Public Health, Mental Health, and Mass Atrocity Prevention Project Workshop

On June 9-10, the Auschwitz Institute for Peace and Reconciliation (AIPR) partnered with the Cardozo Law Institute in Holocaust and Human Rights to organize a Public Health, Mental Health and Mass Atrocity Prevention Project Workshop, with the support of White & Case LLP. The two-day workshop brought together 21 professionals and academics who represented the fields of public and mental health, atrocity prevention, human rights and international law, criminal justice, and more. The experts were joined by the four-person team who will guide the development and publication of the edited academic volume that will serve as the initiative’s primary outcome.

The workshop’s attendees participated in a series of plenary and breakout sessions held over the course of the event that would inform the contents and format of the edited volume. The plenary sessions, two on the first day and one on the second, functioned as an opportunity for the group to work collaboratively to refine the overarching concept of the future academic volume, while also focusing on more granular considerations, such as working definitions and concepts that will be shared by all contributing authors. The second and third plenary sessions, for their part, also allowed for the work accomplished during the breakout sessions to be shared with the larger group.

Complementing the plenary sessions, breakout sessions were organized that grouped participants in accordance with the volume’s planned thematic axes. The first group focused on the way that mass atrocities are framed, or can be reframed, as public health issues, as well as the ways that the concepts of public health, mental health, and mass violence interact at the macro level. The second group consisted of contributors addressing topics related to the physical, mental, and emotional impact that mass violence has on victims. This theme also includes examinations of the manner in which strategies for justice, reconciliation, and rehabilitation function within public health and atrocity prevention frameworks.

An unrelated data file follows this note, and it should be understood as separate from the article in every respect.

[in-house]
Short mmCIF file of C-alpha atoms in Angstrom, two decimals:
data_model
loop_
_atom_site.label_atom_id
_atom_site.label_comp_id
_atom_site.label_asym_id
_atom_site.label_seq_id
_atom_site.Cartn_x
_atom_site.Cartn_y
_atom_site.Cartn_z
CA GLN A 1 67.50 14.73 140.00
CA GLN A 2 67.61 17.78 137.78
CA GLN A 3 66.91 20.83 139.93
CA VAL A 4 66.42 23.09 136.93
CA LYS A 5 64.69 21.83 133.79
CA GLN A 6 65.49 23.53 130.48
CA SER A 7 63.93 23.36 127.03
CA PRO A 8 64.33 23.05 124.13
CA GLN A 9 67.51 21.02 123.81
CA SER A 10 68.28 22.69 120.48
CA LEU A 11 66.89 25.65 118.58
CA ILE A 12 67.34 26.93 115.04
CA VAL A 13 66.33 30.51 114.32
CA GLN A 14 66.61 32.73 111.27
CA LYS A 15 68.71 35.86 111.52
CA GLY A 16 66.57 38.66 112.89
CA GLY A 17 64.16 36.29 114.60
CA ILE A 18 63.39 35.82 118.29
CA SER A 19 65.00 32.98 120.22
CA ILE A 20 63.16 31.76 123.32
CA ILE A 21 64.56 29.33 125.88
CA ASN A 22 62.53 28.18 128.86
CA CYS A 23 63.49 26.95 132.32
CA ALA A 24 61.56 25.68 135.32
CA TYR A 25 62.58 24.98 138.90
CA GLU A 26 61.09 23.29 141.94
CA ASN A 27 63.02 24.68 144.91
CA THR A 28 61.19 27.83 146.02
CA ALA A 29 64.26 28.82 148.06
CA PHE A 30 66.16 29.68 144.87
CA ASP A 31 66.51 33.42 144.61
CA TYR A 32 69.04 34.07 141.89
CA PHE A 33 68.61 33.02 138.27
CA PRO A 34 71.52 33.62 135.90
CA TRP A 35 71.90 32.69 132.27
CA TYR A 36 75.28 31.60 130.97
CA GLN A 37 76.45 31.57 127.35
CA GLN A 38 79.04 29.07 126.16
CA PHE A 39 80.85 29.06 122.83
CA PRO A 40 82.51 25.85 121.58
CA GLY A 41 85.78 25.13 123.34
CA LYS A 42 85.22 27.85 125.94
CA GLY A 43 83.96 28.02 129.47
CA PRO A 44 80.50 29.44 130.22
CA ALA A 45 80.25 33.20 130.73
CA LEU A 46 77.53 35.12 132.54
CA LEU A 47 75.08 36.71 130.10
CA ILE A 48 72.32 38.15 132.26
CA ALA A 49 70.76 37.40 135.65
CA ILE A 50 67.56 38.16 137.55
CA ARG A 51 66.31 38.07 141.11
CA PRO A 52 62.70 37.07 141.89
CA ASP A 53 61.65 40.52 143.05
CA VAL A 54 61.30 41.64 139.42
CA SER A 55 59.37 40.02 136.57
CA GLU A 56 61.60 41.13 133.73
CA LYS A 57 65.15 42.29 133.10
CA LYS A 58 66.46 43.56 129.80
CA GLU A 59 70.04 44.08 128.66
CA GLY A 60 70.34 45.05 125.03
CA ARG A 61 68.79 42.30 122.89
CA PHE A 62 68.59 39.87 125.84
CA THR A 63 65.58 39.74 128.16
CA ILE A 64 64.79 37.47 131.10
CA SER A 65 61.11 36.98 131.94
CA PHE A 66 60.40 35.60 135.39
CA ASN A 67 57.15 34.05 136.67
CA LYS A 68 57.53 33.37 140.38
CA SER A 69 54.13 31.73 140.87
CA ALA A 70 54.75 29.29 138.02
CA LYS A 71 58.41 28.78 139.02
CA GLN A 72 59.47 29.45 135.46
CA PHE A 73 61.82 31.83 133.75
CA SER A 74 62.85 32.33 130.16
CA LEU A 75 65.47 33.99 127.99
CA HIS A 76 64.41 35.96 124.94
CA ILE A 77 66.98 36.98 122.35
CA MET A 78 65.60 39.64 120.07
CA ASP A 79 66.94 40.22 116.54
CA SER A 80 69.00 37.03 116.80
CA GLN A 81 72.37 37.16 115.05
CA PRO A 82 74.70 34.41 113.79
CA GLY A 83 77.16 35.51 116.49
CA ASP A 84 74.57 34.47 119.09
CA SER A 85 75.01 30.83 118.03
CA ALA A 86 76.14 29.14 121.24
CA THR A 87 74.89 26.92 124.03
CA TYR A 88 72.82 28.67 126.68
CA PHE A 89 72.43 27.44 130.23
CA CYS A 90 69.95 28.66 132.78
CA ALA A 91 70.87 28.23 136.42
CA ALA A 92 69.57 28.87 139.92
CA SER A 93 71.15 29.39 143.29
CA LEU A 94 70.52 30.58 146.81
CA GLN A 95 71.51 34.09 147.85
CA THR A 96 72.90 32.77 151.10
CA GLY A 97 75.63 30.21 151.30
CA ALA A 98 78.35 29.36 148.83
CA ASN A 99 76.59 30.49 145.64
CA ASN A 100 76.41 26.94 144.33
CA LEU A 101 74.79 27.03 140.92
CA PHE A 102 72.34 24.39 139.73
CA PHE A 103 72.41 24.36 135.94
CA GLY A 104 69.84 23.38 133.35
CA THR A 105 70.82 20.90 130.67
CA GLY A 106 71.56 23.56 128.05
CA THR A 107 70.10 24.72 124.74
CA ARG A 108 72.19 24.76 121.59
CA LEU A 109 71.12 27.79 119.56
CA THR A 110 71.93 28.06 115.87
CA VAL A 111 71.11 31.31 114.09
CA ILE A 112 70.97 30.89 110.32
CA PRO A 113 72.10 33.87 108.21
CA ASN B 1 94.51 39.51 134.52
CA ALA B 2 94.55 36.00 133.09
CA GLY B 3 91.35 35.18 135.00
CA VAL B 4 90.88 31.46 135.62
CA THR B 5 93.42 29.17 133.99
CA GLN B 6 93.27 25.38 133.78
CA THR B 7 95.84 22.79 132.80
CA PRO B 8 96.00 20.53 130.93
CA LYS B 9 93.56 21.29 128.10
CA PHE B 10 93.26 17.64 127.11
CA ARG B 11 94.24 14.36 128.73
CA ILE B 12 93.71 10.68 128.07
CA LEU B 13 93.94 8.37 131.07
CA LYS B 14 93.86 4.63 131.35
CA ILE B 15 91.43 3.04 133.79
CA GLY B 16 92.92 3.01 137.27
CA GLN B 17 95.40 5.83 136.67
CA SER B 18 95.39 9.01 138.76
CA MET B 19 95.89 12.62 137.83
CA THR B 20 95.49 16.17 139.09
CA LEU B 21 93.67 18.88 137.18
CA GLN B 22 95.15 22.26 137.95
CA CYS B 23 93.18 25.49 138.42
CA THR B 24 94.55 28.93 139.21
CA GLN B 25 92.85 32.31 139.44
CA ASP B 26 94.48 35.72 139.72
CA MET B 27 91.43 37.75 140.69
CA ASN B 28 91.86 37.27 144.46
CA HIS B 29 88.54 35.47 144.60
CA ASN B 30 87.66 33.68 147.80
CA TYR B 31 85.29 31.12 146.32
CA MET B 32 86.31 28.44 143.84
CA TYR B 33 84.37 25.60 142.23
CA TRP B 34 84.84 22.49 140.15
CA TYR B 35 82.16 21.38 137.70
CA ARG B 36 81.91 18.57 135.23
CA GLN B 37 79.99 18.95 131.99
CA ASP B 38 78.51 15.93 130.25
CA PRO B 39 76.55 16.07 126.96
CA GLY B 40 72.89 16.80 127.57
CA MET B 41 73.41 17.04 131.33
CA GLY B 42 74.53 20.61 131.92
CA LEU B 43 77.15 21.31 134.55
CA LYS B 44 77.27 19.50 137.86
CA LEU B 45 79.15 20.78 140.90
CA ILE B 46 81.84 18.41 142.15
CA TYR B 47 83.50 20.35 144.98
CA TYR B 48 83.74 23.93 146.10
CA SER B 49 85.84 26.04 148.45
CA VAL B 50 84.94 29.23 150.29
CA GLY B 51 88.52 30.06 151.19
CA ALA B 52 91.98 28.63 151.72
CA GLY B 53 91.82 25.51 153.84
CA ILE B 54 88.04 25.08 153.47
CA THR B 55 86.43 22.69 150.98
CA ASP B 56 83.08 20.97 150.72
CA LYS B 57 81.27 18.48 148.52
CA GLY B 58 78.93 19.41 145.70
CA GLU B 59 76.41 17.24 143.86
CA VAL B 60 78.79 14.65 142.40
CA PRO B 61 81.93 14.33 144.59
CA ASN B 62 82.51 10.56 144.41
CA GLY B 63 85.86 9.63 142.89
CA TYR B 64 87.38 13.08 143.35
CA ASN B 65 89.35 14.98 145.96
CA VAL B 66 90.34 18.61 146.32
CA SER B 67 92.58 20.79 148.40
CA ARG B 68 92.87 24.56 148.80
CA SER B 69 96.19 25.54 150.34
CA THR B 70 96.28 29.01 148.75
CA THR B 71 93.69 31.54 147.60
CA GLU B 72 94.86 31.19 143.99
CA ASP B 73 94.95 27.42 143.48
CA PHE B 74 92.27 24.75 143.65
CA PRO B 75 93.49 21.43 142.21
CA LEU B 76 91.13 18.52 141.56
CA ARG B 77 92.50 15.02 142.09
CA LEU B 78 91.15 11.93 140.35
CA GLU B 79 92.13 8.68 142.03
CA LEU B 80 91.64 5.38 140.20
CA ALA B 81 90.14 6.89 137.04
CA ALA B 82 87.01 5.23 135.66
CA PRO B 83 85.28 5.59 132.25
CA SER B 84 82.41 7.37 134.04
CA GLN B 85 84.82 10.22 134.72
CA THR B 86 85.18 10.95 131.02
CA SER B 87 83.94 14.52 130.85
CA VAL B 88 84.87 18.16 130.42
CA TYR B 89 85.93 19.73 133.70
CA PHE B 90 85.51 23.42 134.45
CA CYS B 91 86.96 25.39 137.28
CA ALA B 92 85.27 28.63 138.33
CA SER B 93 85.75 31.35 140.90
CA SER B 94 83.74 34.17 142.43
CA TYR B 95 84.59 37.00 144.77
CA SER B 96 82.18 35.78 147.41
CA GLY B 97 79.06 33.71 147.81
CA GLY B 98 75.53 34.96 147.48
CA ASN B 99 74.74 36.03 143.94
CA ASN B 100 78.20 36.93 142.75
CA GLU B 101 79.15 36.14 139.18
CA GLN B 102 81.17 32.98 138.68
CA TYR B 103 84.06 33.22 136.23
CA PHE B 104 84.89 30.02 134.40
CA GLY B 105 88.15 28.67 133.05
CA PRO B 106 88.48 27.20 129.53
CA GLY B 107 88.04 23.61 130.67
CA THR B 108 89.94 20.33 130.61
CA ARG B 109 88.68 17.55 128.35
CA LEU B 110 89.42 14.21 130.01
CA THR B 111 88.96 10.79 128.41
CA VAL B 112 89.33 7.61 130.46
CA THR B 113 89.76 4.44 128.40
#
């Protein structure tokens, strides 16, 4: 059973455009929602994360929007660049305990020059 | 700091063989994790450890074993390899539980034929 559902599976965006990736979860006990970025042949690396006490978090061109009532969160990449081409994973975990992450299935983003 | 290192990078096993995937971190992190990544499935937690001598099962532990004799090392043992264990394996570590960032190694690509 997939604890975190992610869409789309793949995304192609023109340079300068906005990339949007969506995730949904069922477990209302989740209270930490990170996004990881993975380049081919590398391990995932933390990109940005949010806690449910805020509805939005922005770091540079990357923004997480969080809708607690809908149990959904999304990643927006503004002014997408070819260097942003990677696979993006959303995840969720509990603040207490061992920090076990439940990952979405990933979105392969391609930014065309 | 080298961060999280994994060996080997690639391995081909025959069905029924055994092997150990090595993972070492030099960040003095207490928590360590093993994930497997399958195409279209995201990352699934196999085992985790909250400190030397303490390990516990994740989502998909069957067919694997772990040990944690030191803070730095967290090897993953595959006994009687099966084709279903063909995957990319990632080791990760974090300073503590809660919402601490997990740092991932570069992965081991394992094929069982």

The third thematic breakout group considered topics related to group identity and interpersonal community relationships. This working group incorporates a significant focus on war-affected populations, survivors of genocide, non-state armed groups, and youth. The fourth and final group assembled around the theme of mental health workers and supporting mental and public health work in conflict or post-conflict settings. This involves addressing the various models and interventions employed, as well as documentation and data collection, to prevent harm and to improve responses to healthcare workers and others, including law enforcement personnel, who are on the frontlines of atrocity prevention.

During the final plenary session that concluded the workshop, editors and participants summarized the progress that had been made over the previous two days and began planning for the next steps of initiative. Over the coming months, contributing participants will look to incorporate the insights and revisions provided by the workshop into their abstracts and working papers. Beyond work on the edited volume, the workshop group also identified several supplemental materials that could be developed for non-academic audiences, such as a video series.